I enjoy electronic music and making mixes / compositions of my favourite songs. I'm not a producer, I just download and put together good songs for others to listen to, such as my friends and work colleagues.

I have 30, 1-hour mixes from almost 700 different songs from many different professional electronic artists around the world including Dimitri Vegas & Like Mike, Will Sparks, Headhunterz etc.

If I wanted to upload my mixes for others to listen to on say YouTube or SoundCloud, would that be legal? I don't want to make any money from this and I would include a tracklist containing every song and artist on all the mixes.

I have heard that you need permission from an artist to include their song(s), but I'm not 100% sure. If it was illegal and someone posted a mix of songs including music under copyright, what would happen? (I'm not going to if I'm not allowed, but I would still like to know)


closed as off-topic by Todd Wilcox, Richard, Shevliaskovic, ttw, Tim Oct 4 '17 at 6:22

  • This question does not appear to be about music practice, performance, composition, technique, theory, or history within the scope defined in the help center.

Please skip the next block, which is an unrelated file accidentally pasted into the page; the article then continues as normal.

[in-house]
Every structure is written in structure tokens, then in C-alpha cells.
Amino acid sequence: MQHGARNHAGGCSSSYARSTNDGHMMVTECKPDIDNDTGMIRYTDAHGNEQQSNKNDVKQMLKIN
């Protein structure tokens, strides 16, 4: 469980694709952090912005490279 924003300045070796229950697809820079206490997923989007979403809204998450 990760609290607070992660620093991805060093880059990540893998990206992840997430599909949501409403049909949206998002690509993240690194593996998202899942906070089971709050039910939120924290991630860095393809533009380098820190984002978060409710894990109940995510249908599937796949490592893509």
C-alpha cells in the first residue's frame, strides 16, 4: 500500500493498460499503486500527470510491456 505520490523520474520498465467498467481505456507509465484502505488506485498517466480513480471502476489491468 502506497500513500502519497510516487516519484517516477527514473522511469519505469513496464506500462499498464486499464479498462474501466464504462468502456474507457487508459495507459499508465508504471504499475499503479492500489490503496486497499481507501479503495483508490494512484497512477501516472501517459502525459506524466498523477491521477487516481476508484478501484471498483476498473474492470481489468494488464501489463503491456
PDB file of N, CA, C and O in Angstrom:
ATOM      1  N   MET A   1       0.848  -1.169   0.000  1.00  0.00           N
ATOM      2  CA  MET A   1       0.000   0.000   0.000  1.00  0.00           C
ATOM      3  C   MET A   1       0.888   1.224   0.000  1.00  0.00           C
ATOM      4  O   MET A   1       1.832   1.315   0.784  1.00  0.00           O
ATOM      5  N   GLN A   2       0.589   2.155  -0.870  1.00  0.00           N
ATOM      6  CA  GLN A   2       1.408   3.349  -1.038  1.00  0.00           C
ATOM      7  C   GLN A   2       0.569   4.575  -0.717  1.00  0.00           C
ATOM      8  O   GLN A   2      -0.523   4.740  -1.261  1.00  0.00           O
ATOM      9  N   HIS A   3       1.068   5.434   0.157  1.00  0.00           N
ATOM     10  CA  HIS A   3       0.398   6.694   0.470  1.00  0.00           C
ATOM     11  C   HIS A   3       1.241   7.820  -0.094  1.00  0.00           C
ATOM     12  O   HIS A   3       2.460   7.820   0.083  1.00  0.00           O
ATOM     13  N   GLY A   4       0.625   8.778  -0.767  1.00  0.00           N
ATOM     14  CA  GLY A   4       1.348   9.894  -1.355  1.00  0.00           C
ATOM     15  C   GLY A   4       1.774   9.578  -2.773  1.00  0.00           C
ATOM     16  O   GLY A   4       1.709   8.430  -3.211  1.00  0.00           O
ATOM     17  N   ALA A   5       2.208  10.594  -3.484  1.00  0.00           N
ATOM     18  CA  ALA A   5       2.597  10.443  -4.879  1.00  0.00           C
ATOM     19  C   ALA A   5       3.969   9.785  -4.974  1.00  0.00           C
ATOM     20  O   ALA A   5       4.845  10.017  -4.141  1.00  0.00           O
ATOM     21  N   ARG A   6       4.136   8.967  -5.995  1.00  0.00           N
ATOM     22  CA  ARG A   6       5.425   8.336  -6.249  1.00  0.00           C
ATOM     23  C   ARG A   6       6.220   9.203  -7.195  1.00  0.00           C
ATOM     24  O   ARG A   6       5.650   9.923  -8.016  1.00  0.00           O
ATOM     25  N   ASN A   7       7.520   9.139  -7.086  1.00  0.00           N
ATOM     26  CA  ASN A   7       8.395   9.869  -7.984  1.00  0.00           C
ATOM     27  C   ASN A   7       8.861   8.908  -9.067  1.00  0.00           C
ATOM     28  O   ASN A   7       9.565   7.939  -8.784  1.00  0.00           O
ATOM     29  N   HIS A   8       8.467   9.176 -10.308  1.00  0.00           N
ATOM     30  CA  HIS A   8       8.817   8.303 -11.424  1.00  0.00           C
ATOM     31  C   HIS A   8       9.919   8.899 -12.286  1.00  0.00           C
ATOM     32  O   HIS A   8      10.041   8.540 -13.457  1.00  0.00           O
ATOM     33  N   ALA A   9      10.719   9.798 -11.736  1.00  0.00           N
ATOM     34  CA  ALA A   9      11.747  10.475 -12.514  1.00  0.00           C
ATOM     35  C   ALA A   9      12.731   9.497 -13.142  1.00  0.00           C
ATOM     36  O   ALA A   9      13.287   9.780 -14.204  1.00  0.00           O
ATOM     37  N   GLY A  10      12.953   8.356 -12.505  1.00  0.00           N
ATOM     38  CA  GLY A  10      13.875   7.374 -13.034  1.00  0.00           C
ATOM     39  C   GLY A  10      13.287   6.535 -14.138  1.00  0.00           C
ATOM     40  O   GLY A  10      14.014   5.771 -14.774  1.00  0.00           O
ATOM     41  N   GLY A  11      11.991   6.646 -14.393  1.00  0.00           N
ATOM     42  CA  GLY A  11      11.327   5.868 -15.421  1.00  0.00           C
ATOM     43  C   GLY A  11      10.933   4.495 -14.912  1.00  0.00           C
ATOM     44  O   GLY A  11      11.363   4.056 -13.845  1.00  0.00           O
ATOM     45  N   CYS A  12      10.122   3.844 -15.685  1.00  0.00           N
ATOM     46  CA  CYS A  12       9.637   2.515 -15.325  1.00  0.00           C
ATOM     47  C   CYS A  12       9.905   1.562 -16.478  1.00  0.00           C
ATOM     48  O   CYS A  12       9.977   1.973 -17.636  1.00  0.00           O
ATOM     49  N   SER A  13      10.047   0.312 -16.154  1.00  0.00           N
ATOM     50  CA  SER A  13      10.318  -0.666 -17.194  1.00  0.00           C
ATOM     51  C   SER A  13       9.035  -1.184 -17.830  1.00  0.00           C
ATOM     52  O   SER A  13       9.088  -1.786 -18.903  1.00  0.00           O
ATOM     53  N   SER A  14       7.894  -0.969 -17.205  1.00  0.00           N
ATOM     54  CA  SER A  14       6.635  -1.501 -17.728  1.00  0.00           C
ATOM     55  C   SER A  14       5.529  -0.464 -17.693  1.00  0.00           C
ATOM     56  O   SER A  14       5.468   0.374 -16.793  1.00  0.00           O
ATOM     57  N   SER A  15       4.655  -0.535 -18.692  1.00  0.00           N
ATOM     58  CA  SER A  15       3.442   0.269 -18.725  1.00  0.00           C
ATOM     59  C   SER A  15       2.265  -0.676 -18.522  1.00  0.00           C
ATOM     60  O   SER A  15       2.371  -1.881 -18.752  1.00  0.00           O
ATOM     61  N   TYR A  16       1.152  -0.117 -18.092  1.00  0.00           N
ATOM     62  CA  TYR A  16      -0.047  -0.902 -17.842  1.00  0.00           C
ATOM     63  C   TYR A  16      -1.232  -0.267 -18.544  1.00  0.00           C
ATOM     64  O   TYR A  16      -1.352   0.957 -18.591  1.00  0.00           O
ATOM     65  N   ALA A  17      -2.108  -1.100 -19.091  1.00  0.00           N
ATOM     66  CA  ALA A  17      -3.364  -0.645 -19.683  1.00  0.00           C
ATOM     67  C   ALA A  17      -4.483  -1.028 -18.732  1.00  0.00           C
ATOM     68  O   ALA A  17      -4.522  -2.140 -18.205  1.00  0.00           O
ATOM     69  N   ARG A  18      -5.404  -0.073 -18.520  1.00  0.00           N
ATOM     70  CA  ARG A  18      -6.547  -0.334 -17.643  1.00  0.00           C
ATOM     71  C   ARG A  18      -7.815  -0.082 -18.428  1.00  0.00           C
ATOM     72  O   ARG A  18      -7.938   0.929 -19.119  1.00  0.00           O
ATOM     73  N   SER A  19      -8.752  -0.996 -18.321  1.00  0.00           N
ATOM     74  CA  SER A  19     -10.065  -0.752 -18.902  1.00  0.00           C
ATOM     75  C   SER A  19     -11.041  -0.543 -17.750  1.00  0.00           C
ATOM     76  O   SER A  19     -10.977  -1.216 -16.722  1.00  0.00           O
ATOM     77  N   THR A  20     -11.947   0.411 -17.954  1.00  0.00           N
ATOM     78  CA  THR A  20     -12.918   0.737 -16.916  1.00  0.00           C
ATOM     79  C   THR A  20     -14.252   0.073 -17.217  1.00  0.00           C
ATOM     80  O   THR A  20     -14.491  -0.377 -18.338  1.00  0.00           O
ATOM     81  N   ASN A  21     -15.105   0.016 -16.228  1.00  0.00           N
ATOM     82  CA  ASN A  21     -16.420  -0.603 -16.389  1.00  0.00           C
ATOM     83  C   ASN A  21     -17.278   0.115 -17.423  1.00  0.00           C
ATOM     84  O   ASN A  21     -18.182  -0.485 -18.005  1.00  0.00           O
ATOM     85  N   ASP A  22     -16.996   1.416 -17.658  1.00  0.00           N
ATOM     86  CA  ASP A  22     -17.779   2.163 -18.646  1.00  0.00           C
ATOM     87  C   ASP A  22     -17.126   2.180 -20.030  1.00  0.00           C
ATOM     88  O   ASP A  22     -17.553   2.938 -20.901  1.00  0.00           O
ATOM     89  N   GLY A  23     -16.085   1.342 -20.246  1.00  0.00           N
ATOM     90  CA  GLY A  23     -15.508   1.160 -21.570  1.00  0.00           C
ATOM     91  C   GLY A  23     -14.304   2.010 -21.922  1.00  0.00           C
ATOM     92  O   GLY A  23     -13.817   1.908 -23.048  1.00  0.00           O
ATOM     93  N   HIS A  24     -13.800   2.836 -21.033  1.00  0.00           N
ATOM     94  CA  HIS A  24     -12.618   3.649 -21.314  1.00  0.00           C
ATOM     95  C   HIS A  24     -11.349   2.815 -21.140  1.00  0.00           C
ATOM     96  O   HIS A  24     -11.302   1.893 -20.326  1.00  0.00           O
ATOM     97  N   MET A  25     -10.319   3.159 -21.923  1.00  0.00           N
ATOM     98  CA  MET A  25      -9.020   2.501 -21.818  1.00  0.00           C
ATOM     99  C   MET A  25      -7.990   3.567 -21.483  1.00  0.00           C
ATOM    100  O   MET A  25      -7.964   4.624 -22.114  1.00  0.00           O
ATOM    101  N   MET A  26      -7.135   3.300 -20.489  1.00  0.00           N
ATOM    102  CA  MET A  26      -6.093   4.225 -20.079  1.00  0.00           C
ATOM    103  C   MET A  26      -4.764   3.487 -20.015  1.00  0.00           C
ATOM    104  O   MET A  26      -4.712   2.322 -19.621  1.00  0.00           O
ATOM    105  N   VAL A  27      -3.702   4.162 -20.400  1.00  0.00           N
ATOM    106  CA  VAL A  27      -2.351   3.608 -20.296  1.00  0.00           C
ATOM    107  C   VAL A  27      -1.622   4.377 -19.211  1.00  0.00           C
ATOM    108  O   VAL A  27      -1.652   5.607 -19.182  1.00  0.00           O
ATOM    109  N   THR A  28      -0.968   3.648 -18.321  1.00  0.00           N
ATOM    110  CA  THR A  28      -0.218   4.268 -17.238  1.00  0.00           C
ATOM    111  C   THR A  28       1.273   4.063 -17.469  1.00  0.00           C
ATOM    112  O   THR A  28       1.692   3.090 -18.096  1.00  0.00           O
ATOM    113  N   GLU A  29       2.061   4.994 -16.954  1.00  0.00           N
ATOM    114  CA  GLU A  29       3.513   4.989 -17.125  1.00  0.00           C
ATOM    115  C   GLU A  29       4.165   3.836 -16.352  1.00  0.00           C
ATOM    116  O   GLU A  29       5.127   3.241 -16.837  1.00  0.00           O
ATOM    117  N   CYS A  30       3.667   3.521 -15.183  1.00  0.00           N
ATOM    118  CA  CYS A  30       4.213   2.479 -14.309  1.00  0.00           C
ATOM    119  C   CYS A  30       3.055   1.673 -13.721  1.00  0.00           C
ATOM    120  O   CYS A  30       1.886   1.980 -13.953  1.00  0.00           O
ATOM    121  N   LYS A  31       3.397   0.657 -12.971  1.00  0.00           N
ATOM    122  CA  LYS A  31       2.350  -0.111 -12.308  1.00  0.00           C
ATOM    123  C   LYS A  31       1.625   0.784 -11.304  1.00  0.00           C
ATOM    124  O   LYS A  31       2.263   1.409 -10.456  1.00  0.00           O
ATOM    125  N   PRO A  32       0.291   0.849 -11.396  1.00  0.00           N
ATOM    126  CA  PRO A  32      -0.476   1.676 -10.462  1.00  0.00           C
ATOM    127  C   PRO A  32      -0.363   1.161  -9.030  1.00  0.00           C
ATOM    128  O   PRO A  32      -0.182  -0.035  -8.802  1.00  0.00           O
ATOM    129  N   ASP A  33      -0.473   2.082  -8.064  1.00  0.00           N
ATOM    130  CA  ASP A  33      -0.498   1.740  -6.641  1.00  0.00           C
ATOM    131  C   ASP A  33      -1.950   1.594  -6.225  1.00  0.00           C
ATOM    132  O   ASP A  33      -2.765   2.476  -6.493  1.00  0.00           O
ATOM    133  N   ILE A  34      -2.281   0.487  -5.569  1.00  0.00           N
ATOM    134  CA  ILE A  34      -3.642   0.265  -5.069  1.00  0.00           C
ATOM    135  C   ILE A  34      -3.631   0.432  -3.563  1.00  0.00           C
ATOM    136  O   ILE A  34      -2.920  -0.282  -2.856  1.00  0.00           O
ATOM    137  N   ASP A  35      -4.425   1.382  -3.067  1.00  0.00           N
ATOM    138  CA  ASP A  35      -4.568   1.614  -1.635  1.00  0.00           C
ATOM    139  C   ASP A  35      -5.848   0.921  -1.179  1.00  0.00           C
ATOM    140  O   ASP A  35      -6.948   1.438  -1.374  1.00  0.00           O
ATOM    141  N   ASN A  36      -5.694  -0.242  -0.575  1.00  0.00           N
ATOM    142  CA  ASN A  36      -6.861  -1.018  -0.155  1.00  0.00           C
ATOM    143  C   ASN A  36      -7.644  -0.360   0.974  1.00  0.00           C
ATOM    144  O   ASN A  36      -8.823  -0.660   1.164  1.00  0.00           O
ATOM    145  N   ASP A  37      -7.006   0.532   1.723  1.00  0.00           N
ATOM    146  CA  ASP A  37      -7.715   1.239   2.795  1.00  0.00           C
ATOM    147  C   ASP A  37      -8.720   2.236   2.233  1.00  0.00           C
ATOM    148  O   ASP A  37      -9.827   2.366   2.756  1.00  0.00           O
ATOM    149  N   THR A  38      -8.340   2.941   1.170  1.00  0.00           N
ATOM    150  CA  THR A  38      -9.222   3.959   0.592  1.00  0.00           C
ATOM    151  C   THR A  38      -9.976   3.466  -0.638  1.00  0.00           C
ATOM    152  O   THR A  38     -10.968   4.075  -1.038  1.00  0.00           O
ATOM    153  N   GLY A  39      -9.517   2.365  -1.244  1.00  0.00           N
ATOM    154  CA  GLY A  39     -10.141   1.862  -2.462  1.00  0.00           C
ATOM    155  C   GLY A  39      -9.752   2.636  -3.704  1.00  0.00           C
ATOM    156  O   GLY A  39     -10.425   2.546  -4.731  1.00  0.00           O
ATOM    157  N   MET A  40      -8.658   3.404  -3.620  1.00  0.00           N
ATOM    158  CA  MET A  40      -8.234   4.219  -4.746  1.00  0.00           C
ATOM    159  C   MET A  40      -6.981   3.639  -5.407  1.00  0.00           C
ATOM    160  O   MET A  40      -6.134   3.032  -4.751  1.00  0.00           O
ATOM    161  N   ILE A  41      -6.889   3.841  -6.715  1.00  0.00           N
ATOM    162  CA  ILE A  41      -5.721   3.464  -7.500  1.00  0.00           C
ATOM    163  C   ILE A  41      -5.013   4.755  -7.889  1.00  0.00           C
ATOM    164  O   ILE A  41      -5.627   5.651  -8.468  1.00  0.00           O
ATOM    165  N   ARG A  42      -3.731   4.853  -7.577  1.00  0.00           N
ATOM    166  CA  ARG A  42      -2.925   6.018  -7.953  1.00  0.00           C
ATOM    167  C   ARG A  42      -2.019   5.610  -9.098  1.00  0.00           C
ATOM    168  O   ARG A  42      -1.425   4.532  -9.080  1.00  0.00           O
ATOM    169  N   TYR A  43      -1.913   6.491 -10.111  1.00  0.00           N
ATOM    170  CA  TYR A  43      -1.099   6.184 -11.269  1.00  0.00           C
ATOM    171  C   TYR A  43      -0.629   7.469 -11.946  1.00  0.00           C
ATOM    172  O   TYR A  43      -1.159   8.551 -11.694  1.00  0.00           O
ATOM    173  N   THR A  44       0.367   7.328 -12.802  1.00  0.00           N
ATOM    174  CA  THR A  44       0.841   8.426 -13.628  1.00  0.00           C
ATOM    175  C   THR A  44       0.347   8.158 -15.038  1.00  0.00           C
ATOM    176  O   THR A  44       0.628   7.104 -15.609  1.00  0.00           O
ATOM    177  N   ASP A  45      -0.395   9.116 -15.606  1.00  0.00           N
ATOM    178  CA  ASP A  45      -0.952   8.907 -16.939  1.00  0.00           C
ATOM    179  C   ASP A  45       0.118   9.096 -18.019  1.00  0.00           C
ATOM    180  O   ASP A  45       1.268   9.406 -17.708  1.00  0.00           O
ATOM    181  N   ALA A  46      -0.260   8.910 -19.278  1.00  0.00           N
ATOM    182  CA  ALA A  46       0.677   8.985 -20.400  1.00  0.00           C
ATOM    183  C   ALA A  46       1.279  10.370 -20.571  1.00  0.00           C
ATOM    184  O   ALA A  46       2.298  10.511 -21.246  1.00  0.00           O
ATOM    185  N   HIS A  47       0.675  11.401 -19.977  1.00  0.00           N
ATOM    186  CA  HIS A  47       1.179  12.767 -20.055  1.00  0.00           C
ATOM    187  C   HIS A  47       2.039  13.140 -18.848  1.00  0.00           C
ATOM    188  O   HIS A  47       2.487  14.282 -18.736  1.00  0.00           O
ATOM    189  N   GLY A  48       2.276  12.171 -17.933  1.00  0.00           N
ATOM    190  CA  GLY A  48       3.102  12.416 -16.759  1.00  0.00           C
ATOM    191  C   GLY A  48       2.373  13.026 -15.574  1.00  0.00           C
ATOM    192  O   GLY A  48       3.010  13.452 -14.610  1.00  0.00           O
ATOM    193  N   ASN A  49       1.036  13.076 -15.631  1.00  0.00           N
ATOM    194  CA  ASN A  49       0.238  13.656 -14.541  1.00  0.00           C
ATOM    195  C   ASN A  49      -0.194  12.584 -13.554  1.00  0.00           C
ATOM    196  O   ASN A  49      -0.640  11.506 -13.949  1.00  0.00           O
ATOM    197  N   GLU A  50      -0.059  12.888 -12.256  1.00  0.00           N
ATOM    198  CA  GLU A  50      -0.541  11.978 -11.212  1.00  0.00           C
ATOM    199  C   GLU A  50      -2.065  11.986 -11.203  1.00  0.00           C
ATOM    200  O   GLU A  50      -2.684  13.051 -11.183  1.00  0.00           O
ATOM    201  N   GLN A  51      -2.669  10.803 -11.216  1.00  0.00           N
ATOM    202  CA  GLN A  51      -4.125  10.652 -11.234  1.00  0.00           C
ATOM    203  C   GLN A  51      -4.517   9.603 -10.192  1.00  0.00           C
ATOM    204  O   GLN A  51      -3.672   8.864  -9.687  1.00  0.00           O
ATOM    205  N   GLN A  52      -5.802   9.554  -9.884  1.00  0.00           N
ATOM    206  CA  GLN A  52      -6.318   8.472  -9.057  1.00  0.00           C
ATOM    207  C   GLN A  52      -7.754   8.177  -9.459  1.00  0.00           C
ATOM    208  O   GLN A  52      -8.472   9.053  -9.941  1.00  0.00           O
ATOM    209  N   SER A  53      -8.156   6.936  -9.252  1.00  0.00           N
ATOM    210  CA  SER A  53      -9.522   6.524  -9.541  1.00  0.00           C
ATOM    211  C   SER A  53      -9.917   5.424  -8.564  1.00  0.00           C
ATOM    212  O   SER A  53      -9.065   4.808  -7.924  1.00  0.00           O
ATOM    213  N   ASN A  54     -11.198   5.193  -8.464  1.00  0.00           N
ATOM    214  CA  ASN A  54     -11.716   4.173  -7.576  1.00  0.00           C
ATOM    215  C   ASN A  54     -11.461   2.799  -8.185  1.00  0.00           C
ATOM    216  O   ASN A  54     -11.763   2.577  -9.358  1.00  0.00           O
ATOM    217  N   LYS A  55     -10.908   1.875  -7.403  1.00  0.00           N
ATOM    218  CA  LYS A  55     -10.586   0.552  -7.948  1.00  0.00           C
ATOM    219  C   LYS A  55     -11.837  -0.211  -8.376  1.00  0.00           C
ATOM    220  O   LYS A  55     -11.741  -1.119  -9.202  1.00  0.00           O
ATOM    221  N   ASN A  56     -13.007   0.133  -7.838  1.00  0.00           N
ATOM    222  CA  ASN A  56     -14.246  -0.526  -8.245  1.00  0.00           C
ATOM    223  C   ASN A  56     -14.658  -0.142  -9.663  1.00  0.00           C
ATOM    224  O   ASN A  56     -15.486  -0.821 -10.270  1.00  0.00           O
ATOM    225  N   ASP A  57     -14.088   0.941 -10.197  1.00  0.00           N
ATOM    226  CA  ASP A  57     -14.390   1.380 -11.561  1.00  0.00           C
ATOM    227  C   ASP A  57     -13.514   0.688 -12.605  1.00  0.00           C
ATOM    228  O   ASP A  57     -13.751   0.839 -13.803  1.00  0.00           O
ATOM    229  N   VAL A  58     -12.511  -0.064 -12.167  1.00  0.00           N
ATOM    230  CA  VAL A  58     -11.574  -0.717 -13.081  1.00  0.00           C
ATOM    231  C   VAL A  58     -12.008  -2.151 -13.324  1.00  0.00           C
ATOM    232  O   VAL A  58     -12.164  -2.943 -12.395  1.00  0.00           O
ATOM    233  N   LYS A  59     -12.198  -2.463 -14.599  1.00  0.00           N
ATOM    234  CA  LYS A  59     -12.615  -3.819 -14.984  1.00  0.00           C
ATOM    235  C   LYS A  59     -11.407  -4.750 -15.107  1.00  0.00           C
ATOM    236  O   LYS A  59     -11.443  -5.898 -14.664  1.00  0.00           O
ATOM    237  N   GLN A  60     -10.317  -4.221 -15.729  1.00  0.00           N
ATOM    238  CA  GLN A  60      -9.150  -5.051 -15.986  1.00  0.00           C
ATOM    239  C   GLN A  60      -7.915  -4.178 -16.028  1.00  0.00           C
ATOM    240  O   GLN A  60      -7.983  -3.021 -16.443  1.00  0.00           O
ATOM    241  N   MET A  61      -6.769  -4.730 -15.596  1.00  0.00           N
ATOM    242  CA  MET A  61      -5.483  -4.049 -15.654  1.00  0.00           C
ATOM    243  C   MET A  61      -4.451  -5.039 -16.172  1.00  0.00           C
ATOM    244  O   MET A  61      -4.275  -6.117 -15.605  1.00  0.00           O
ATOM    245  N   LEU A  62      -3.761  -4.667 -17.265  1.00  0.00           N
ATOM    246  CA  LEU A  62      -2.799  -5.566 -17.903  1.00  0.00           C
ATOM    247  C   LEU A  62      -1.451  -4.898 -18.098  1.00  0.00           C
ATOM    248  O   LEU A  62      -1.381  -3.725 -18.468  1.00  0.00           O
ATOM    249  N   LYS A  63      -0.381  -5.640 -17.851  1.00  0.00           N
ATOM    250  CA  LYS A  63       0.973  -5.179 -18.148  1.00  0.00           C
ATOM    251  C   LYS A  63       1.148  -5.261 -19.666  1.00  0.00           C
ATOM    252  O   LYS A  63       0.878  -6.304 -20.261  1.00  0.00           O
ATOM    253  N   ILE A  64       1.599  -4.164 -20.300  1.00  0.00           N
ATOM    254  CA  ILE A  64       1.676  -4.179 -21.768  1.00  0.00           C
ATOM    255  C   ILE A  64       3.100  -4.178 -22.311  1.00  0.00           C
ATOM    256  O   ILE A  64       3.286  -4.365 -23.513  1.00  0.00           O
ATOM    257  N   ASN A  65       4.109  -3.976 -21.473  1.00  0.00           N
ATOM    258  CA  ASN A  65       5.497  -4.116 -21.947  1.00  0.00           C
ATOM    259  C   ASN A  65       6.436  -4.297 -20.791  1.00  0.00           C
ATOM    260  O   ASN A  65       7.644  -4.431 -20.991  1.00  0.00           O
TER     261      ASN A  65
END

If this question can be reworded to fit the rules in the help center, please edit the question.

  • Commercial recordings are protected by "mechanical rights" which are similar in principle to copyright, though the details are different. You can't "re-broadcast" them unless you get permission, or pay the appropriate fees. If you put them on YouTube and the originating company notices them, the most likely action would be to tell YouTube to take the recording down. YouTube will then notify you and probably restrict your account if you are a serial offender. On the other end of the scale, if "you" are also operating as a commercial company, you may end up being sued for a LOT of money! – user19146 Oct 3 '17 at 23:14
  • Whether it's legal is outside of the scope of this site. As Alephzero notes, whether it's legal or not you're likely to get a takedown on them because YouTube polices that stuff aggressively and they side with the copyright holder. – Todd Wilcox Oct 3 '17 at 23:54
  • 3
    I'm voting to close this question as off-topic because legal questions are off topic. Law.stackexchange.com may be a better fit. – Todd Wilcox Oct 3 '17 at 23:55